Maybe you missed your earnings target last year or your stock was crushed. But if you're a corporate executive, that might not necessarily prohibit you from earning a generous bonus.
New York State Comptroller Thomas DiNapoli said Tuesday that Wall Street bonuses jumped 17% last year, to an estimated $20.3 billion, as profits in the financial services sector rebounded.
AIG announced on Wednesday that it is changing the way it pays out bonuses to its employees, opting to determine compensation based on performance.
Farewell and good riddance to 2009, a year in which a whopping 85% of big companies did away with across-the-board annual merit raises, according to a survey by Deloitte & Touche. Surprisingly, executives fared somewhat worse than the rank and file, with 66% of senior managers seeing either no increase in their pay or a salary reduction, versus 54% of employees in the same boat.
Top executives at mortgage finance giants Fannie Mae and Freddie Mac, both of which have been under government control since last year, received millions of dollars in pay in 2009, according to documents filed by the companies Thursday.
The good news is that you're more likely to get a raise next year. But the bad news is that the boost may not be as big as you'd like.
The reign of Washington's "pay czar" could soon be coming to an end.
New pay restrictions were unveiled Friday for hundreds of top employees at the nation's biggest bailout recipients, representing the latest effort aimed at protecting taxpayers' investment.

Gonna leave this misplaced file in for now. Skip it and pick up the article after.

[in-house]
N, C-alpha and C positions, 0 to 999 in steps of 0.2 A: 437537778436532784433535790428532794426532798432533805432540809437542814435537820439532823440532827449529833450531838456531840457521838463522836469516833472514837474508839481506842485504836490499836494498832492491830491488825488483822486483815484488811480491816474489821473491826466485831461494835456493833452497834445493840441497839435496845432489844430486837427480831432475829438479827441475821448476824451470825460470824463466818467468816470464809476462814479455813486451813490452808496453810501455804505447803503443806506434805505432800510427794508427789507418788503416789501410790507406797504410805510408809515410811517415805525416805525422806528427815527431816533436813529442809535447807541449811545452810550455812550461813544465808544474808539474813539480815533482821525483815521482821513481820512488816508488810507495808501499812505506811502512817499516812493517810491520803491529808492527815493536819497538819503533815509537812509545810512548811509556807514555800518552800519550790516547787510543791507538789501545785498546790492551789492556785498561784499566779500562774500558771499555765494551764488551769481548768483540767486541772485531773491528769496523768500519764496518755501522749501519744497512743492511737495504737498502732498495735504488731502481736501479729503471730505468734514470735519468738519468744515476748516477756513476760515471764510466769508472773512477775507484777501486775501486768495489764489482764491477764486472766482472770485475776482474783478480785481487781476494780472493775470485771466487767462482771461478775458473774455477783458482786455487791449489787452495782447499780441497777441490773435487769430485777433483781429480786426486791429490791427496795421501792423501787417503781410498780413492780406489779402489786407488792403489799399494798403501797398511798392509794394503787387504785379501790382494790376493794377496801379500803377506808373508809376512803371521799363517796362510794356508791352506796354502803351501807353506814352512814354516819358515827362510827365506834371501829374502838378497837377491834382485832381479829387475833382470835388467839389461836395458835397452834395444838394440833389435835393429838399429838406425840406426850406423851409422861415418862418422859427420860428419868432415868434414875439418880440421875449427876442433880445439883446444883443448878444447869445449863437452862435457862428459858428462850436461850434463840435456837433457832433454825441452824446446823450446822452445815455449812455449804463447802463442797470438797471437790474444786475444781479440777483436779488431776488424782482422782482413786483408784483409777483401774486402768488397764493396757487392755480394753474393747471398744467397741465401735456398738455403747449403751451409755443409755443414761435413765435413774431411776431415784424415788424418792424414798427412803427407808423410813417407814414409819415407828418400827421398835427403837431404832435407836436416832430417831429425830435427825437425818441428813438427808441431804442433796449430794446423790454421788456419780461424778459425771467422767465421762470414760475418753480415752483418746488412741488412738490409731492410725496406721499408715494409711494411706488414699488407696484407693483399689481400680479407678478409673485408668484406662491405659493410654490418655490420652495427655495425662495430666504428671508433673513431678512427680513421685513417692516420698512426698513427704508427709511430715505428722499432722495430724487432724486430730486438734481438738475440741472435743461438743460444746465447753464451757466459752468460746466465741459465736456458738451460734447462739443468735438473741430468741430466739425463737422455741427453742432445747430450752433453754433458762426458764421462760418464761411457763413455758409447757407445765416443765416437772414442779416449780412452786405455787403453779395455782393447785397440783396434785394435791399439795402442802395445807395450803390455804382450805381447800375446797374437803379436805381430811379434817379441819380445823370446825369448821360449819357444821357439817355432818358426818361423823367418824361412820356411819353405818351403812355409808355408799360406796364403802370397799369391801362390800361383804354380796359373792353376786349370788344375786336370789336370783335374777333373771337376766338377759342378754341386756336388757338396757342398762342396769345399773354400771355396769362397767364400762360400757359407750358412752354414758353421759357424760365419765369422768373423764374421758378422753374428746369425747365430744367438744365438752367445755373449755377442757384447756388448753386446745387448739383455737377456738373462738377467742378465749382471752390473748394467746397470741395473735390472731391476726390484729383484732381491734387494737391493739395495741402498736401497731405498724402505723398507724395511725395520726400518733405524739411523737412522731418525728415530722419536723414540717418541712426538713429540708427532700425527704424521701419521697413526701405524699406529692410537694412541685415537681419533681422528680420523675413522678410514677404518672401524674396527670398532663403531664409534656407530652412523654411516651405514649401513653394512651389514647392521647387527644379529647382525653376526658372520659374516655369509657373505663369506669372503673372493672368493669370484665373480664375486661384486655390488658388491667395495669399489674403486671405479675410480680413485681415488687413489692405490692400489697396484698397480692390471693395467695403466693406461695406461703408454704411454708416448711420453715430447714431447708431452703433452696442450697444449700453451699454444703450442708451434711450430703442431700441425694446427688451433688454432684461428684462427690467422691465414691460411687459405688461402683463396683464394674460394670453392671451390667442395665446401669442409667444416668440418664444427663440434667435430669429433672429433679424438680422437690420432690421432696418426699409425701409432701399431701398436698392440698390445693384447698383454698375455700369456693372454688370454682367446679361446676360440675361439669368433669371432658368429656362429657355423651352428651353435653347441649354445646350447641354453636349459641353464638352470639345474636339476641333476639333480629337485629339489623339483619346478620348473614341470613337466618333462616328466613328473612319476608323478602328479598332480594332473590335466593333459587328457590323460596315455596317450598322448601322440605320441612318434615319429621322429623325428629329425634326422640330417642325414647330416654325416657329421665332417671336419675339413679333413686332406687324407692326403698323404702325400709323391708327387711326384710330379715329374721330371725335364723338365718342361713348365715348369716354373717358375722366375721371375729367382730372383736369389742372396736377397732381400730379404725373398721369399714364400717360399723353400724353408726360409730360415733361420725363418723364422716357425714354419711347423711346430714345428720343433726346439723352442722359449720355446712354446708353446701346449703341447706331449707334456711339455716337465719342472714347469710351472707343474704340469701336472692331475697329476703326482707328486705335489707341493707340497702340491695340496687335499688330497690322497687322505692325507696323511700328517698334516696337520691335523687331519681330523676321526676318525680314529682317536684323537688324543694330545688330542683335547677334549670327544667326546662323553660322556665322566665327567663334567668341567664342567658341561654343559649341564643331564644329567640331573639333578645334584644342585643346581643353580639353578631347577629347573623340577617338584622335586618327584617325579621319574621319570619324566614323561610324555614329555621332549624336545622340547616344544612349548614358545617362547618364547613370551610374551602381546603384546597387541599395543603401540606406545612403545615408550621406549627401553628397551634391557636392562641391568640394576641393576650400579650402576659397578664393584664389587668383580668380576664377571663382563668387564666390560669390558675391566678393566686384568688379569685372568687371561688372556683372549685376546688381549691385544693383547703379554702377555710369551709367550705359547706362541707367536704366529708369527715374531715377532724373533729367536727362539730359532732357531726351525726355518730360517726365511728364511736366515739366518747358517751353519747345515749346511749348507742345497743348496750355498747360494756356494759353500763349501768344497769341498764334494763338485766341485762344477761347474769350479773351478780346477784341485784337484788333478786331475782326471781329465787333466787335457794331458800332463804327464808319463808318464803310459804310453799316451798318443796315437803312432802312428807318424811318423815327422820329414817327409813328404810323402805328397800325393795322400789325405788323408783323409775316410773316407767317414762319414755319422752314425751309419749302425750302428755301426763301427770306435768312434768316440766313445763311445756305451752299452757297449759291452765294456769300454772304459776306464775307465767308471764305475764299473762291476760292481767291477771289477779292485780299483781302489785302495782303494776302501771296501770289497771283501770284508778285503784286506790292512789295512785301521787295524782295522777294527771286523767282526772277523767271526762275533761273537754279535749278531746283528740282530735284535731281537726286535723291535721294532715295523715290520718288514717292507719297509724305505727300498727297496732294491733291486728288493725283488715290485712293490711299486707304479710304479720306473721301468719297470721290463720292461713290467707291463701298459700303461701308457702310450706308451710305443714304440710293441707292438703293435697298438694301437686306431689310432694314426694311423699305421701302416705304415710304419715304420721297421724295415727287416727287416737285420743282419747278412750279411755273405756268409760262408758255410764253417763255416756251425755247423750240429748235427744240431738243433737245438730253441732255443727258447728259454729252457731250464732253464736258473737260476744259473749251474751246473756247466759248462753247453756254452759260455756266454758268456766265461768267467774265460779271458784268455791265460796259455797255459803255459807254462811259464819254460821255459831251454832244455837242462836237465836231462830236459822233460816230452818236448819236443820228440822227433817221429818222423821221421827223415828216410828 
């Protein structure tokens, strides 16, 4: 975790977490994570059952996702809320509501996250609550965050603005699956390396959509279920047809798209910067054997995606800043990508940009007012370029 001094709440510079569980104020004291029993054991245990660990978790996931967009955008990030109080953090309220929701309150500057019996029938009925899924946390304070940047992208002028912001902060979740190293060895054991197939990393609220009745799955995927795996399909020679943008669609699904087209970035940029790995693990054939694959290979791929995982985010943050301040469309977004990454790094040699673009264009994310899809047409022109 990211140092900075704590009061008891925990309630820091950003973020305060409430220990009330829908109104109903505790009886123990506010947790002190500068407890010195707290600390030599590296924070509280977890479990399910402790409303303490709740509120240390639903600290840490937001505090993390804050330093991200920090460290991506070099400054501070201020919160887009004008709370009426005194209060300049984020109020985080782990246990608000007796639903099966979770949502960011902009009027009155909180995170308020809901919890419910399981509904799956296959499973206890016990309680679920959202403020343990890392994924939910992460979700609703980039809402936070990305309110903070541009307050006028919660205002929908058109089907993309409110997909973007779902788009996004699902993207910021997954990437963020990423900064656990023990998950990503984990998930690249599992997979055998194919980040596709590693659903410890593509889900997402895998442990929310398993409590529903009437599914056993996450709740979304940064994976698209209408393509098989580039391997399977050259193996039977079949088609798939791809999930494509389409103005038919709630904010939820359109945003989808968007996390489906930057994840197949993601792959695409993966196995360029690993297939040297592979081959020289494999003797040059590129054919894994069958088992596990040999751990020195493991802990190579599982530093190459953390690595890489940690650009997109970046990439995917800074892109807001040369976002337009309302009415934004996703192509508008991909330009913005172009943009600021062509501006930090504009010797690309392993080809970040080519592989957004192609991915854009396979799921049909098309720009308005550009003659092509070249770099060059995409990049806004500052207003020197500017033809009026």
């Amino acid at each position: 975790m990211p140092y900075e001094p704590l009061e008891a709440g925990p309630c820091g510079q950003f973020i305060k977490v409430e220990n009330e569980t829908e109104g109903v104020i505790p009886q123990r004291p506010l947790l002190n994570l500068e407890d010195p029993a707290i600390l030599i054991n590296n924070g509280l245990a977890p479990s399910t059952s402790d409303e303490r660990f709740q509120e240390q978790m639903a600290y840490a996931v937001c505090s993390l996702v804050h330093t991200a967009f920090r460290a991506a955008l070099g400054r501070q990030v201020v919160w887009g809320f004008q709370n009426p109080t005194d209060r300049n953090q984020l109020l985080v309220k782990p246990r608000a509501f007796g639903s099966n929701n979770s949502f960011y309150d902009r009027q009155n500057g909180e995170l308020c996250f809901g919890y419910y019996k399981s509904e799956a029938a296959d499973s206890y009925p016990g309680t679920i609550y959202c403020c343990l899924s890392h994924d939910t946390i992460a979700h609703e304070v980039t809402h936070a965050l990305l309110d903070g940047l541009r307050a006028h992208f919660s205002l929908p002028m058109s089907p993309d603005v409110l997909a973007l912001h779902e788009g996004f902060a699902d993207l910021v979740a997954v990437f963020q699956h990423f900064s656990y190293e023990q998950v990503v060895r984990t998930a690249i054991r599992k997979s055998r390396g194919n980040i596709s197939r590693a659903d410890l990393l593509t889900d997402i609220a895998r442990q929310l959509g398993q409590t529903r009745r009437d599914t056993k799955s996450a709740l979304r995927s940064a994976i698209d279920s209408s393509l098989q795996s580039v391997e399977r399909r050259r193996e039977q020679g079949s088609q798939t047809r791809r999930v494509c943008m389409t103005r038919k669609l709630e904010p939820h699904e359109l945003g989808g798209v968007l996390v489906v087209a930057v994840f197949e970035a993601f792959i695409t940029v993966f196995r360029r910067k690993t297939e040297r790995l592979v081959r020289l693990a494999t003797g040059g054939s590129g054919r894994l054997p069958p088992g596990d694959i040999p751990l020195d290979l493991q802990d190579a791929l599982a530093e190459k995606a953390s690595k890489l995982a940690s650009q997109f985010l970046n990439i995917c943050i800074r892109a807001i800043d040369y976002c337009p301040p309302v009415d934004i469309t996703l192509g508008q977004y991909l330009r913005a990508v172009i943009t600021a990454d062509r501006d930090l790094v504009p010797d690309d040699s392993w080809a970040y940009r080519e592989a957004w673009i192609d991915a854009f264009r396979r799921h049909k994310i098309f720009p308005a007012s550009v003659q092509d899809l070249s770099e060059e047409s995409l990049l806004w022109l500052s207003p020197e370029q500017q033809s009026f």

The Obama administration's pay czar will outline Friday another round of curbs on executive compensation for companies that took exceptional assistance from the government, but Bank of America won't be one of them.
It's bonus time on Wall Street and pay czar Kenneth Feinberg is walking a thin line.
The next round of executive pay decisions for companies that have received substantial government bailout funds could have a more lasting impact on pay practices nationwide, the special master on pay for the bailout said Tuesday.
In the end, pay czar Kenneth Feinberg's hardest case was AIG.
Washington launched its biggest offensive yet against Wall Street pay practices Thursday, taking aim at everyone from senior executives to high-flying traders of complex securities.
The Obama administration's pay czar is imposing tough cuts on 175 big earners -- but many on Wall Street are still on track for a banner payday.
The Obama administration will soon order the nation's biggest bailed-out companies to drastically cut the pay packages of 175 top executives, a senior administration official confirmed to CNN Wednesday.
President Obama's "pay czar" will soon decide whether top executives at firms that received the most assistance from the government during last year's financial crisis are making too much money.
Congress is resurfacing its outrage over AIG's bonuses after a report detailed the vast scope and scale of the troubled insurer's executive compensation plan.
AIG Chief Executive Robert Benmosche's $10.5 million annual pay package has been formally approved by Obama administration pay czar Kenneth Feinberg.
Nonprofit CEOs didn't feel the economic pinch in 2008 despite charitable giving having declined for the first time since 1987.
With Wall Street continuing to recover, so are the prospects for this year's bonus season.
Back in April, William Stickney got some unwelcome news. His employer was cutting his salary by 10%.
Compensation for top executives at many of the nation's largest publicly traded firms was essentially unchanged last year, even as the stock market plummeted, according to a study released Thursday.
A handful of major corporations have agreed to change the way they pay their employees, as calls to reform executive compensation structures heat up.